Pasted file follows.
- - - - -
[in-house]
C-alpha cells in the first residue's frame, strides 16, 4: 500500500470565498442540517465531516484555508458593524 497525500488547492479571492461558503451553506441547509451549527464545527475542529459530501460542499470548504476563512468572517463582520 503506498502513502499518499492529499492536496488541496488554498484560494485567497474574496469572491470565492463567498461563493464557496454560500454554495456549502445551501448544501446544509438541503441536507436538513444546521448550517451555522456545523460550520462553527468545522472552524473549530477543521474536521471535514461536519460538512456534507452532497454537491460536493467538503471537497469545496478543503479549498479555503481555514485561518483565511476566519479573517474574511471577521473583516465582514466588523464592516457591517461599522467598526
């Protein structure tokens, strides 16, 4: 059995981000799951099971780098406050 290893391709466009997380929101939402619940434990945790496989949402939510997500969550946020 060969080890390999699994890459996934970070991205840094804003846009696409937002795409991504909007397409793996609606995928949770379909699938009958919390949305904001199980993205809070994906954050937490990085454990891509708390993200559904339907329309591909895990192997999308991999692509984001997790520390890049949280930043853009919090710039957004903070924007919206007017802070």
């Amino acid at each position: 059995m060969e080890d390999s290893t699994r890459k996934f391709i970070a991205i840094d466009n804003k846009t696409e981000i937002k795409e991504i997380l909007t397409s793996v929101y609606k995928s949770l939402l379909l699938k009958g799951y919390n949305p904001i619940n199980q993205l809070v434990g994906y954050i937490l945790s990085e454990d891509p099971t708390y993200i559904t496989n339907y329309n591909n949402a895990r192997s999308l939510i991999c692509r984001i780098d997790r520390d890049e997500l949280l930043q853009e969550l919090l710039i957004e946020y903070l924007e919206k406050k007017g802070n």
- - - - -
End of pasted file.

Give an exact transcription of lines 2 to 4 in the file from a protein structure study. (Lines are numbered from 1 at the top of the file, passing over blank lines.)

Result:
C-alpha cells in the first residue's frame, strides 16, 4: 500500500470565498442540517465531516484555508458593524 497525500488547492479571492461558503451553506441547509451549527464545527475542529459530501460542499470548504476563512468572517463582520 503506498502513502499518499492529499492536496488541496488554498484560494485567497474574496469572491470565492463567498461563493464557496454560500454554495456549502445551501448544501446544509438541503441536507436538513444546521448550517451555522456545523460550520462553527468545522472552524473549530477543521474536521471535514461536519460538512456534507452532497454537491460536493467538503471537497469545496478543503479549498479555503481555514485561518483565511476566519479573517474574511471577521473583516465582514466588523464592516457591517461599522467598526
């Protein structure tokens, strides 16, 4: 059995981000799951099971780098406050 290893391709466009997380929101939402619940434990945790496989949402939510997500969550946020 060969080890390999699994890459996934970070991205840094804003846009696409937002795409991504909007397409793996609606995928949770379909699938009958919390949305904001199980993205809070994906954050937490990085454990891509708390993200559904339907329309591909895990192997999308991999692509984001997790520390890049949280930043853009919090710039957004903070924007919206007017802070």
């Amino acid at each position: 059995m060969e080890d390999s290893t699994r890459k996934f391709i970070a991205i840094d466009n804003k846009t696409e981000i937002k795409e991504i997380l909007t397409s793996v929101y609606k995928s949770l939402l379909l699938k009958g799951y919390n949305p904001i619940n199980q993205l809070v434990g994906y954050i937490l945790s990085e454990d891509p099971t708390y993200i559904t496989n339907y329309n591909n949402a895990r192997s999308l939510i991999c692509r984001i780098d997790r520390d890049e997500l949280l930043q853009e969550l919090l710039i957004e946020y903070l924007e919206k406050k007017g802070n």